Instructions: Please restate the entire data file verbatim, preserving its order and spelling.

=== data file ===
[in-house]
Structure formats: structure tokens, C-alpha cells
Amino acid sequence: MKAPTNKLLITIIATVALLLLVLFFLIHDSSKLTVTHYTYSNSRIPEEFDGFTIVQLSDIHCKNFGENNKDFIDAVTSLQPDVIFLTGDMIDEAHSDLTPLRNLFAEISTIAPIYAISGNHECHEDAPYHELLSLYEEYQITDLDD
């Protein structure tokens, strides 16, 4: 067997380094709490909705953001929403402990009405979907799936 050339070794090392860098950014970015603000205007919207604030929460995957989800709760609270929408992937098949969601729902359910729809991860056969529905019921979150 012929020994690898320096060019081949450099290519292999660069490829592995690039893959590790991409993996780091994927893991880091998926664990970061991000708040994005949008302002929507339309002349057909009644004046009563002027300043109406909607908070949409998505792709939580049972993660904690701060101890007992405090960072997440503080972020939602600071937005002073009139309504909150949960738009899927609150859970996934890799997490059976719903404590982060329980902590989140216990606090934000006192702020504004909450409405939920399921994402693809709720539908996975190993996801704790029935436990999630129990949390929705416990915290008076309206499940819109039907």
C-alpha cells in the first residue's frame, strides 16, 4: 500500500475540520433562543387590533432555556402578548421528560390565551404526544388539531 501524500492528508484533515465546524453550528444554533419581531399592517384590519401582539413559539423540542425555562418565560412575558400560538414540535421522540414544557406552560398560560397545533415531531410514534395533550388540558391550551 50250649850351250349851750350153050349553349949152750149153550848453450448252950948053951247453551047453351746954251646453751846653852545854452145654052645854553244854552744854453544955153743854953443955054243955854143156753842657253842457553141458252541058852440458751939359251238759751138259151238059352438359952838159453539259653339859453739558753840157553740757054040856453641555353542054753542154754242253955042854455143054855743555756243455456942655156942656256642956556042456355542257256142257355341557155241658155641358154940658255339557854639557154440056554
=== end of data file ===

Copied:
[in-house]
Structure formats: structure tokens, C-alpha cells
Amino acid sequence: MKAPTNKLLITIIATVALLLLVLFFLIHDSSKLTVTHYTYSNSRIPEEFDGFTIVQLSDIHCKNFGENNKDFIDAVTSLQPDVIFLTGDMIDEAHSDLTPLRNLFAEISTIAPIYAISGNHECHEDAPYHELLSLYEEYQITDLDD
């Protein structure tokens, strides 16, 4: 067997380094709490909705953001929403402990009405979907799936 050339070794090392860098950014970015603000205007919207604030929460995957989800709760609270929408992937098949969601729902359910729809991860056969529905019921979150 012929020994690898320096060019081949450099290519292999660069490829592995690039893959590790991409993996780091994927893991880091998926664990970061991000708040994005949008302002929507339309002349057909009644004046009563002027300043109406909607908070949409998505792709939580049972993660904690701060101890007992405090960072997440503080972020939602600071937005002073009139309504909150949960738009899927609150859970996934890799997490059976719903404590982060329980902590989140216990606090934000006192702020504004909450409405939920399921994402693809709720539908996975190993996801704790029935436990999630129990949390929705416990915290008076309206499940819109039907």
C-alpha cells in the first residue's frame, strides 16, 4: 500500500475540520433562543387590533432555556402578548421528560390565551404526544388539531 501524500492528508484533515465546524453550528444554533419581531399592517384590519401582539413559539423540542425555562418565560412575558400560538414540535421522540414544557406552560398560560397545533415531531410514534395533550388540558391550551 50250649850351250349851750350153050349553349949152750149153550848453450448252950948053951247453551047453351746954251646453751846653852545854452145654052645854553244854552744854453544955153743854953443955054243955854143156753842657253842457553141458252541058852440458751939359251238759751138259151238059352438359952838159453539259653339859453739558753840157553740757054040856453641555353542054753542154754242253955042854455143054855743555756243455456942655156942656256642956556042456355542257256142257355341557155241658155641358154940658255339557854639557154440056554